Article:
We also need to specify the hashing algorithm that we want to use. In our case, it will be SHA256. SHA stands for Secure Hash Algorithm and it returns a 256-bit digest (output). It is important to architect your code so it is easy to switch between algorithms because at some point in time they won’t be secure anymore. Remember, cryptography is always evolving.

function hash(input) {
    return createHash('sha256');

Once we call our hashing function, we may call ‘update’ with the input value and return the output by calling ‘digest’. We should also specify the format of the output (e.g. hex). In our case, we’ll go with Base64.

function hash(input) {
    return createHash('sha256').update(input).digest('base64');

Now that we have our hash function, we can provide some input, and console log the result.

let youShallNotPassPass = 'admin1234';
const hashRes1 = hash(youShallNotPassPass);

Here’s our baby hash:

So, how can we use this long, convoluted string of numbers, letters, and symbols? Well, now it’s easy to compare two values while operating with only hashes.

let youShallNotPassPass = 'admin1234';
const hashRes1 = hash(youShallNotPassPass);
const hashRes2 = hash(youShallNotPassPass);
const isThereMatch = hashRes1 === hashRes2;
console.log(isThereMatch ? 'hashes match' : 'hashes do not match’)

As long as hash values are unique object representations, they can be useful for object identification. For example, they might be used to iterate through objects in an array or find a specific one in the database.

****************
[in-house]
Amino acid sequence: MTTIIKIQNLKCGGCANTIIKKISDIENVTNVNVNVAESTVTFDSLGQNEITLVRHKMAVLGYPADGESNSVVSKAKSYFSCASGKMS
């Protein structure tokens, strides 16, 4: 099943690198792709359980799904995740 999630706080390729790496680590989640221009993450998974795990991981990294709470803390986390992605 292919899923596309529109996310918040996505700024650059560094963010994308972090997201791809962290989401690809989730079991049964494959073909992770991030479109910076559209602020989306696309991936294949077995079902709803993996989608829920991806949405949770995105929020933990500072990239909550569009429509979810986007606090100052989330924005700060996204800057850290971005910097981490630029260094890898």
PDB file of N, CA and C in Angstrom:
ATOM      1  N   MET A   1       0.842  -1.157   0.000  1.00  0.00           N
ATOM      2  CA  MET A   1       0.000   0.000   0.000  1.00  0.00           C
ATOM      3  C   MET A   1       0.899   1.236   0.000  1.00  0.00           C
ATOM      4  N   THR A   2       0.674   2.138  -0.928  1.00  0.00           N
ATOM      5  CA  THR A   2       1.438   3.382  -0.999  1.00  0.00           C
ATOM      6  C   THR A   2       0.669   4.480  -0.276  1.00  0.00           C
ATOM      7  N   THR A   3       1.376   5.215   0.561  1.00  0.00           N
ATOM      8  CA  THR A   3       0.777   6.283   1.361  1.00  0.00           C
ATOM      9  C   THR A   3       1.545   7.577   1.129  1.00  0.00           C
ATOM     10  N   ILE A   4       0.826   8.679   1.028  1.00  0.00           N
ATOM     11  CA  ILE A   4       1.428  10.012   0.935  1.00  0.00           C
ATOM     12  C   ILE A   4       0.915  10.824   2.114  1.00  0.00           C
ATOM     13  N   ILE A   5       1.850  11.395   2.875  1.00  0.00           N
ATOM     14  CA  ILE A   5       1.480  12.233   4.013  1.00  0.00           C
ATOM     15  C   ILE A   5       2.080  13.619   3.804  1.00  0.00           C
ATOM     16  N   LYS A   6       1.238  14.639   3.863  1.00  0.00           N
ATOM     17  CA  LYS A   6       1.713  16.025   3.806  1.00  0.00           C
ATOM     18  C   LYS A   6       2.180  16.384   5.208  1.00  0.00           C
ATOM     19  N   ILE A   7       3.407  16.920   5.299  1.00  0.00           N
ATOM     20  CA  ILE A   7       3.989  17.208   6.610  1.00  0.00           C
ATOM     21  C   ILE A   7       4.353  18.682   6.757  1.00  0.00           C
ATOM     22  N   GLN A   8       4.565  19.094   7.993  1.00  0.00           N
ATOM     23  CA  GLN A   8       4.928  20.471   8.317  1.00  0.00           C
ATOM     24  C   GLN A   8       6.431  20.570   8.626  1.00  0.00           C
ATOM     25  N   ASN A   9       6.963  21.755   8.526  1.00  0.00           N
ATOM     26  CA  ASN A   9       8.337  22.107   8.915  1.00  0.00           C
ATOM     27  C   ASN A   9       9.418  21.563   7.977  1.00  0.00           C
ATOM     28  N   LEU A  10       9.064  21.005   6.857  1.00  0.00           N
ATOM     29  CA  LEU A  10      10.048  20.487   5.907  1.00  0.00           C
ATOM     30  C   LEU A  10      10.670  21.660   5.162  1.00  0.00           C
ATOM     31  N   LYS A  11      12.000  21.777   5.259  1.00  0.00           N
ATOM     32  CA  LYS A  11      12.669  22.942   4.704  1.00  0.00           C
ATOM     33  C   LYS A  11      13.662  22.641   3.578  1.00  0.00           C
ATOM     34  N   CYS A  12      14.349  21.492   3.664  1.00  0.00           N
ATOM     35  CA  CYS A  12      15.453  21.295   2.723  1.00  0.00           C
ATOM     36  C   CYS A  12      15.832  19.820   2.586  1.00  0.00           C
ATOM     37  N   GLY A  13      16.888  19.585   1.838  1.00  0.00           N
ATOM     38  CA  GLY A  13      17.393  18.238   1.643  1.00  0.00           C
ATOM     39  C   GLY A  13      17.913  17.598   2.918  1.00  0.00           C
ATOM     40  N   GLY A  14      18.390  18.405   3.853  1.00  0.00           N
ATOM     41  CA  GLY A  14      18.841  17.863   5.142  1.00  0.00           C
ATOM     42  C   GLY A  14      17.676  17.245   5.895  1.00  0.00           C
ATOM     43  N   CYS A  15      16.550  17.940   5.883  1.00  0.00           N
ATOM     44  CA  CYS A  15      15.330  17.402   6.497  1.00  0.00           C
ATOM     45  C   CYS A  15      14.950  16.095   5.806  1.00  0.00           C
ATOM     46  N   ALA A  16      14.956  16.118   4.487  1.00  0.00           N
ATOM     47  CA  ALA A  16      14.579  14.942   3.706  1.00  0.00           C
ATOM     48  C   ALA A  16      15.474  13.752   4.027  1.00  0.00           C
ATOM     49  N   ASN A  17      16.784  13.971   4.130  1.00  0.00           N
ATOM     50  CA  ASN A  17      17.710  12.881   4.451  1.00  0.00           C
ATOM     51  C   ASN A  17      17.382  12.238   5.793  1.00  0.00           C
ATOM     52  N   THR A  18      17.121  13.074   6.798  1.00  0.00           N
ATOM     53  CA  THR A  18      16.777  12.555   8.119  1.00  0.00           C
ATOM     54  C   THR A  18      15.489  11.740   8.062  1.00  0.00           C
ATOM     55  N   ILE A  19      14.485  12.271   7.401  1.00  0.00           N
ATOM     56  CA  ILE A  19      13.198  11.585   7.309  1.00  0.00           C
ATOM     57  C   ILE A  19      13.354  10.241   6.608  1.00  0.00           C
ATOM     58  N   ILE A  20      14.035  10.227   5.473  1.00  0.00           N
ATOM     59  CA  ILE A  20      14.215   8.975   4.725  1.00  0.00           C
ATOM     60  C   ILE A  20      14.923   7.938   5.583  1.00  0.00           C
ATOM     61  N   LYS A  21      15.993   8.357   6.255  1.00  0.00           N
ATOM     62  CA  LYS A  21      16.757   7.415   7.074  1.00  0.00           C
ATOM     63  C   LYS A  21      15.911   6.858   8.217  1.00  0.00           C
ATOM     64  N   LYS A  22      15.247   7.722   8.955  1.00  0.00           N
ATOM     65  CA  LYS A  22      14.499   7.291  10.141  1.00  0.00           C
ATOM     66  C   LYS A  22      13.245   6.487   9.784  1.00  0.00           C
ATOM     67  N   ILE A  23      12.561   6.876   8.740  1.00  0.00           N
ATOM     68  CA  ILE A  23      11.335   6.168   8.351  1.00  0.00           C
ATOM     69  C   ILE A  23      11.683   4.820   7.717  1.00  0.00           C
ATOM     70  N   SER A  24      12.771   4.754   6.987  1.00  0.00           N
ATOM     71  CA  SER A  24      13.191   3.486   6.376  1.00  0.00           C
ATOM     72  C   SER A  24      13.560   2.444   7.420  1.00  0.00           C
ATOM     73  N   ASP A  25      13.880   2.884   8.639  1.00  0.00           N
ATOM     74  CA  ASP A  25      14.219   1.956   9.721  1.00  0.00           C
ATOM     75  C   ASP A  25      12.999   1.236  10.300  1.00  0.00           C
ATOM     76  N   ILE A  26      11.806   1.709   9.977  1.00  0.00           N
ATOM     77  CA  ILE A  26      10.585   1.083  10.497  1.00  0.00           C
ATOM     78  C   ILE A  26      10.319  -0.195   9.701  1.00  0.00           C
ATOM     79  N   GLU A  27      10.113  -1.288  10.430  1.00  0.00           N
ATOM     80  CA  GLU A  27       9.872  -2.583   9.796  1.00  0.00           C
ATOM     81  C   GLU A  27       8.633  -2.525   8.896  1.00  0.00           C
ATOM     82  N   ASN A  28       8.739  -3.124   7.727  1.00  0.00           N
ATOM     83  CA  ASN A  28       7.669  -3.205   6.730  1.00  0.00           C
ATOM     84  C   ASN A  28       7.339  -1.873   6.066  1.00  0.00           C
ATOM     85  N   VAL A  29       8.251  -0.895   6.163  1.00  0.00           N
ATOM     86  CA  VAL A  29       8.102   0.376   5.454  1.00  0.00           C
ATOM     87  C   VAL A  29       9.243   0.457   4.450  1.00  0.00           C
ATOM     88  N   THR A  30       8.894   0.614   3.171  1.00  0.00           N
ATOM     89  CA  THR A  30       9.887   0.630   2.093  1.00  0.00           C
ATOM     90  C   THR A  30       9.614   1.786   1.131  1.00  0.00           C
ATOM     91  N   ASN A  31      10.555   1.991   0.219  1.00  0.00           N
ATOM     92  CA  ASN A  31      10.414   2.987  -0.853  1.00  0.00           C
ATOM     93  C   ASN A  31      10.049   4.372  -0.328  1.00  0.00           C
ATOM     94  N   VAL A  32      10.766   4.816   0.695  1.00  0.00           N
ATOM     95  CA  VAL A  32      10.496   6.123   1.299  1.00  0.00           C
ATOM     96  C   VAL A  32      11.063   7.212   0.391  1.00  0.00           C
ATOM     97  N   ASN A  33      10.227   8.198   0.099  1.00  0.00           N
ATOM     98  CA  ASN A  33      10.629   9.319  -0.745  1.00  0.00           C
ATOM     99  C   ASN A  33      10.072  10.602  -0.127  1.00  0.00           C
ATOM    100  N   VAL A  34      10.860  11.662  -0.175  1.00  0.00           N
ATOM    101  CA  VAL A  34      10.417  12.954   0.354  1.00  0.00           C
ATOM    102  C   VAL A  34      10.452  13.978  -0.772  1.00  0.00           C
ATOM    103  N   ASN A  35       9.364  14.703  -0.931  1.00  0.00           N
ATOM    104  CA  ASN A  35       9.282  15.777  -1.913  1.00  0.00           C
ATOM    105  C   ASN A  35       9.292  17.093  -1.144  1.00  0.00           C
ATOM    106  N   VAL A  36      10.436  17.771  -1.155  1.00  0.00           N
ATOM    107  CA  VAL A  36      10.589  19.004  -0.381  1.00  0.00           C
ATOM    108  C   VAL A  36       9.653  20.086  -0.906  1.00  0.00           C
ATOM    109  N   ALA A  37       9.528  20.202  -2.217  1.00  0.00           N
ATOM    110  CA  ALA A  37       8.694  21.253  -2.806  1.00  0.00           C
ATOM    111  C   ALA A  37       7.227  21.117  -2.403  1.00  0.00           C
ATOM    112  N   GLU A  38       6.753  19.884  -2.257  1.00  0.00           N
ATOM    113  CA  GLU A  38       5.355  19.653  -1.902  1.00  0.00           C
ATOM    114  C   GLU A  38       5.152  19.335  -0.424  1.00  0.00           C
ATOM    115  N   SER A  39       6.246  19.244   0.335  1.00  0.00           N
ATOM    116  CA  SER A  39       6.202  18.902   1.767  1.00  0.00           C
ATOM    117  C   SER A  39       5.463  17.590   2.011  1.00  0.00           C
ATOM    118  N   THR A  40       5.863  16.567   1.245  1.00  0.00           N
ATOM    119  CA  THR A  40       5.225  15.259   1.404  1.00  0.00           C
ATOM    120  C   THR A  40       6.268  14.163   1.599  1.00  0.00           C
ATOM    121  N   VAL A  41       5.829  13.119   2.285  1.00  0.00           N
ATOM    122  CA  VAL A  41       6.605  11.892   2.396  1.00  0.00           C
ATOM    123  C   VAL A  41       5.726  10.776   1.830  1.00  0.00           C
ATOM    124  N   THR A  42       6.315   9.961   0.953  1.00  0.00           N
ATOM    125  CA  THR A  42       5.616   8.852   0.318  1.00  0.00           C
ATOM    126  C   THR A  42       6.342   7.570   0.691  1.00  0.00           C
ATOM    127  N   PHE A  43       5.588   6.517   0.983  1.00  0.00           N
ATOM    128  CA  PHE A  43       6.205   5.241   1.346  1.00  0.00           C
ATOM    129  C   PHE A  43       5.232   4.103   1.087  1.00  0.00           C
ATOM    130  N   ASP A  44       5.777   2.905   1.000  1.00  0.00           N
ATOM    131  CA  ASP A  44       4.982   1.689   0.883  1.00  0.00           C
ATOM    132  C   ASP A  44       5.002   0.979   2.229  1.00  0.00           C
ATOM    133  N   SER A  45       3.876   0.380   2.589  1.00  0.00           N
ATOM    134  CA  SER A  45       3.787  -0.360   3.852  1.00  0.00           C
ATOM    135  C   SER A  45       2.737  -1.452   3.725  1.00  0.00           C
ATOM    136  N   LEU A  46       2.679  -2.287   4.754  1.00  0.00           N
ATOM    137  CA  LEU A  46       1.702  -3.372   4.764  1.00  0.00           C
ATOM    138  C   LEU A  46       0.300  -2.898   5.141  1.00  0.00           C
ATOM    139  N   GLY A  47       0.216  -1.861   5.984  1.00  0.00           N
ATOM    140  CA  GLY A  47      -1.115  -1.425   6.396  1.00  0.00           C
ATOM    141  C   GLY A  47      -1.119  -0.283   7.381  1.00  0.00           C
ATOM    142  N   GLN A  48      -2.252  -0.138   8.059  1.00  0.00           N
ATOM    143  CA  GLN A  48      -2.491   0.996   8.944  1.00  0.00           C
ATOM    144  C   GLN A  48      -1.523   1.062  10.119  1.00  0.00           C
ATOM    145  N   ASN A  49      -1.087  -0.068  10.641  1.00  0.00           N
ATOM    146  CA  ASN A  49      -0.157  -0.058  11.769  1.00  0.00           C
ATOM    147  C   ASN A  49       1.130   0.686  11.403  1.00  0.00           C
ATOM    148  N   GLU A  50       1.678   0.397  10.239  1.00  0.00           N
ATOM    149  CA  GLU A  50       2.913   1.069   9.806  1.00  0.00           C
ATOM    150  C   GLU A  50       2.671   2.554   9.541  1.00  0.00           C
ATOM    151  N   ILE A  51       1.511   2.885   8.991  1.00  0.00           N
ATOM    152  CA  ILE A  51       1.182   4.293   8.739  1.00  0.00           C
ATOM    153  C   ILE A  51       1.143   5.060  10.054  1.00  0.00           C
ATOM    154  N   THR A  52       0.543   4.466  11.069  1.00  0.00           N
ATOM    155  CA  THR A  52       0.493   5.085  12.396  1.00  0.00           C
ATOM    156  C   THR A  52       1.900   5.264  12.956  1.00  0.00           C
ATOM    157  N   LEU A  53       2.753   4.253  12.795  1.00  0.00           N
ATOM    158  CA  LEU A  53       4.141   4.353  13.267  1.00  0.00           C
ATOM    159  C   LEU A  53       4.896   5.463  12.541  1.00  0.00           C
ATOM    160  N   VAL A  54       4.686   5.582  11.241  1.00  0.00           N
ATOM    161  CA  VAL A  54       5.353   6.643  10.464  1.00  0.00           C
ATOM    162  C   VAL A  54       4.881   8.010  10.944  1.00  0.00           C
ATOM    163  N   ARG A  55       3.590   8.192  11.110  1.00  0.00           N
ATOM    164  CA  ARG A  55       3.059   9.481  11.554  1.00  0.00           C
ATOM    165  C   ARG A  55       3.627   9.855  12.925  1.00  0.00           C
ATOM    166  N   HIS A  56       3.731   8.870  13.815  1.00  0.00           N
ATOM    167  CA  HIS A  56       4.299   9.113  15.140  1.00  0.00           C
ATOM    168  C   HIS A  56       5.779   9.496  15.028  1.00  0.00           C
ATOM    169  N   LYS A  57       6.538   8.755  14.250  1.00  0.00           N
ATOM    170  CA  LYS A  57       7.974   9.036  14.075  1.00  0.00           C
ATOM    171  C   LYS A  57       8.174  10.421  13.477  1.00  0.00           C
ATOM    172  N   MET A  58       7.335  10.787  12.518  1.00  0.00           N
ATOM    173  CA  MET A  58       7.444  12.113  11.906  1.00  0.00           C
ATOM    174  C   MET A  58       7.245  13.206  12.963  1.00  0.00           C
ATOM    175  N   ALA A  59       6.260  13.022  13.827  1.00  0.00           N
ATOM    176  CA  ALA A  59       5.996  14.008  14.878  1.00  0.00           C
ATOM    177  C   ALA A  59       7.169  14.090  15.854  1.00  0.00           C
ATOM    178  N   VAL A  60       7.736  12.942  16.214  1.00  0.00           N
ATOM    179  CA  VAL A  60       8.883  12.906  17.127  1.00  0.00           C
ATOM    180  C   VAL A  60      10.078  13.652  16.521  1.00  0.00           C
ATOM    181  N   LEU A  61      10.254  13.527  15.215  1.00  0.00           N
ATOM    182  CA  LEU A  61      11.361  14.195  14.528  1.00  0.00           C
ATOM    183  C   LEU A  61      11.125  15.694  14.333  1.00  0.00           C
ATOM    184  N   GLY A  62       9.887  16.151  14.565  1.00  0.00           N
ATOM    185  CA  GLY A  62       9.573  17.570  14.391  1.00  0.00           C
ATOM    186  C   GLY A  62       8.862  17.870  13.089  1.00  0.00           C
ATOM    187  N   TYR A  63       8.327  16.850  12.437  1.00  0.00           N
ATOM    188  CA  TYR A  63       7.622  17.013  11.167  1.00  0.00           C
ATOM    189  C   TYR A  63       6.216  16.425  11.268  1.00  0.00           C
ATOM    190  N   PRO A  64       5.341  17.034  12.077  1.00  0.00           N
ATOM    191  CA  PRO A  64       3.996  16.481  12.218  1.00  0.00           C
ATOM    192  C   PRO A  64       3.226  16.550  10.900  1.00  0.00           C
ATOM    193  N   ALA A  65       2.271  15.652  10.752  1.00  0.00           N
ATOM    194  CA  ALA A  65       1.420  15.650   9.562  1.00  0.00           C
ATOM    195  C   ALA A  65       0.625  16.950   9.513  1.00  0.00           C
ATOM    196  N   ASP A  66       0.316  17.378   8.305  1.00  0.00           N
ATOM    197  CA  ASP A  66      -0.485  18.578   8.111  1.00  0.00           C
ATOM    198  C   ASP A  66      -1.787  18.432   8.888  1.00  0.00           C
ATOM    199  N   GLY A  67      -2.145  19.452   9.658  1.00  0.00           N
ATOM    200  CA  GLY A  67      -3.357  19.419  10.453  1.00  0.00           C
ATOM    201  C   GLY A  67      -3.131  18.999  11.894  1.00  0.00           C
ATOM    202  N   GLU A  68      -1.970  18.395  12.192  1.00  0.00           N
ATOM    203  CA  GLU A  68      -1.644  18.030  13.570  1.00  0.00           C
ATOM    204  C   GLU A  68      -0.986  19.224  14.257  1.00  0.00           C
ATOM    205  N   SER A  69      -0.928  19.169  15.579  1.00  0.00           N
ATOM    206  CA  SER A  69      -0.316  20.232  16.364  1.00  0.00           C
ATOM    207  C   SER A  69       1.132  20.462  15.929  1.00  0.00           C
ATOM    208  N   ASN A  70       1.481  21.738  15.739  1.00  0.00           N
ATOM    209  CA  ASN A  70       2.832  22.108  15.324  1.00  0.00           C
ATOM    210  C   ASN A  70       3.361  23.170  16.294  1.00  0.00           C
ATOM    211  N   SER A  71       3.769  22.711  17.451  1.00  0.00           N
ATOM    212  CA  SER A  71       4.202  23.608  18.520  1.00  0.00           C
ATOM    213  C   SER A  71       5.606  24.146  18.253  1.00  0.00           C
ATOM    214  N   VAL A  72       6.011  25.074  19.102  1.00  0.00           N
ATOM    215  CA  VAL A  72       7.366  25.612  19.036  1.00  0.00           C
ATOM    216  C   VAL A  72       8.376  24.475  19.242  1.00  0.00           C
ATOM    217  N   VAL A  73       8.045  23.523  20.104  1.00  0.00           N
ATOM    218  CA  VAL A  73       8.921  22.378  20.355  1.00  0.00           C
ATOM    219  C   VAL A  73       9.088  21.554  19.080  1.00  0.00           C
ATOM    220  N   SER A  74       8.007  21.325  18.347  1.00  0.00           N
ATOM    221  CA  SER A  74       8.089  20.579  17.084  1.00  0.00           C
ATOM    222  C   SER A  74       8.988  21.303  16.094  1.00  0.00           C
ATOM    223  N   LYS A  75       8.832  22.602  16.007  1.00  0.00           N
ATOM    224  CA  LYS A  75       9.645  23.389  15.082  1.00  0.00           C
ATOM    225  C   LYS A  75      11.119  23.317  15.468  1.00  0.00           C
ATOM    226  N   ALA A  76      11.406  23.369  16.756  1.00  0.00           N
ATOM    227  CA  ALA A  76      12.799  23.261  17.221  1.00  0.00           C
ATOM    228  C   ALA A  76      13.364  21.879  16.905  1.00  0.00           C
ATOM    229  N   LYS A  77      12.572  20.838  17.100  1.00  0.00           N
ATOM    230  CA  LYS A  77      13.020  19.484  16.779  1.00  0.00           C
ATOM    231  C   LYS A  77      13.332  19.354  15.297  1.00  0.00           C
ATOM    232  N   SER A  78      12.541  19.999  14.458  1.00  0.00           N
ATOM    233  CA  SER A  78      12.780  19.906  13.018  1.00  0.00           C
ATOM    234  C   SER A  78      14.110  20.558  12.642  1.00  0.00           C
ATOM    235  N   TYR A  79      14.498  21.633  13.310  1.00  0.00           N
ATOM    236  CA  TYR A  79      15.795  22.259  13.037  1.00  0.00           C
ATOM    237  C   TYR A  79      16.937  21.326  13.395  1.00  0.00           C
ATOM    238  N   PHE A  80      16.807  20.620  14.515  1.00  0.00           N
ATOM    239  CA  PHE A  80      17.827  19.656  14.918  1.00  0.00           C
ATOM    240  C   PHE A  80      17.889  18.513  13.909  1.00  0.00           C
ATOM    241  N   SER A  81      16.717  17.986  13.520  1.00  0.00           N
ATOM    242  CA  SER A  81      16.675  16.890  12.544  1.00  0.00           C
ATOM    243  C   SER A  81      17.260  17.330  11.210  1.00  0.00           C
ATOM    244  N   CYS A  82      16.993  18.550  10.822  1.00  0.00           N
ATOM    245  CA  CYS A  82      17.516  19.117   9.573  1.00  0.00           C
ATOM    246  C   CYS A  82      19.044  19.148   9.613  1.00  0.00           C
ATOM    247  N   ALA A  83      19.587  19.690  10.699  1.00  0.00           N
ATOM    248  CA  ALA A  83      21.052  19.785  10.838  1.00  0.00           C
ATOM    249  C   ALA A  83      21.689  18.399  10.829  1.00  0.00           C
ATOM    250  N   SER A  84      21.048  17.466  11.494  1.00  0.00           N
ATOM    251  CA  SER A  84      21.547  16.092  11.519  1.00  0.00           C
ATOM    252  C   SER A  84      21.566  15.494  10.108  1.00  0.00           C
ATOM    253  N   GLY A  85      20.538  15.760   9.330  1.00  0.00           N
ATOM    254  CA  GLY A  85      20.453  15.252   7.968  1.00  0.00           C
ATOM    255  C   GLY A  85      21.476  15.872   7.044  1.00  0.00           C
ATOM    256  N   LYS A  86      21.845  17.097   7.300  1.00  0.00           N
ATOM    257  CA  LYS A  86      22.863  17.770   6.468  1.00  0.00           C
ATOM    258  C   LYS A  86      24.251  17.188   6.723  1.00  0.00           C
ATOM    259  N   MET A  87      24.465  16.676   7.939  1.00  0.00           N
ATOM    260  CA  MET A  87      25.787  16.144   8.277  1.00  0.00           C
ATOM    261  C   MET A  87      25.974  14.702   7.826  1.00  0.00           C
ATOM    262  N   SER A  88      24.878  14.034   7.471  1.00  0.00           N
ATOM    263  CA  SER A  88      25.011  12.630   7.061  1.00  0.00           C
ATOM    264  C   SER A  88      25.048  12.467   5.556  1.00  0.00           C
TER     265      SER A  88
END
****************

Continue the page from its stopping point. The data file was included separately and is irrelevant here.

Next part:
But we have a problem. Hash functions are very predictable. On top of that, people don’t use strong passwords that often, so the hacker may just compare the hashes on a database with a precomputed spreadsheet of the most common passwords. If the values match –  the password is compromised.

Because of this, it’s insufficient to just use a hash function to store unique ids on a password database.

And that’s where our second topic makes an entrance – Salt.

‘Salt’ is a bit like the mineral salt that you would add to a batch of mashed potatoes – the taste will definitely depend on the amount and type of salt used. This is exactly what salt in cryptography is – random data that is used as an additional input to a hash function. Its use makes it much harder to guess what exact data stands behind a certain hash.

So, let’s salt our hash function!

First, we ought to import ‘Scrypt' and ‘RandomBytes’ from the ‘crypto’ module:

const { scryptSync, randomBytes } = require('crypto');

Next, let’s implement signup and login functions that take ‘nickname’ and ‘password’ as their inputs:

function signup(nickname, password) { }
function login(nickname, password) { }

When the user signs up, we will generate a salt, which is a random Base64 string: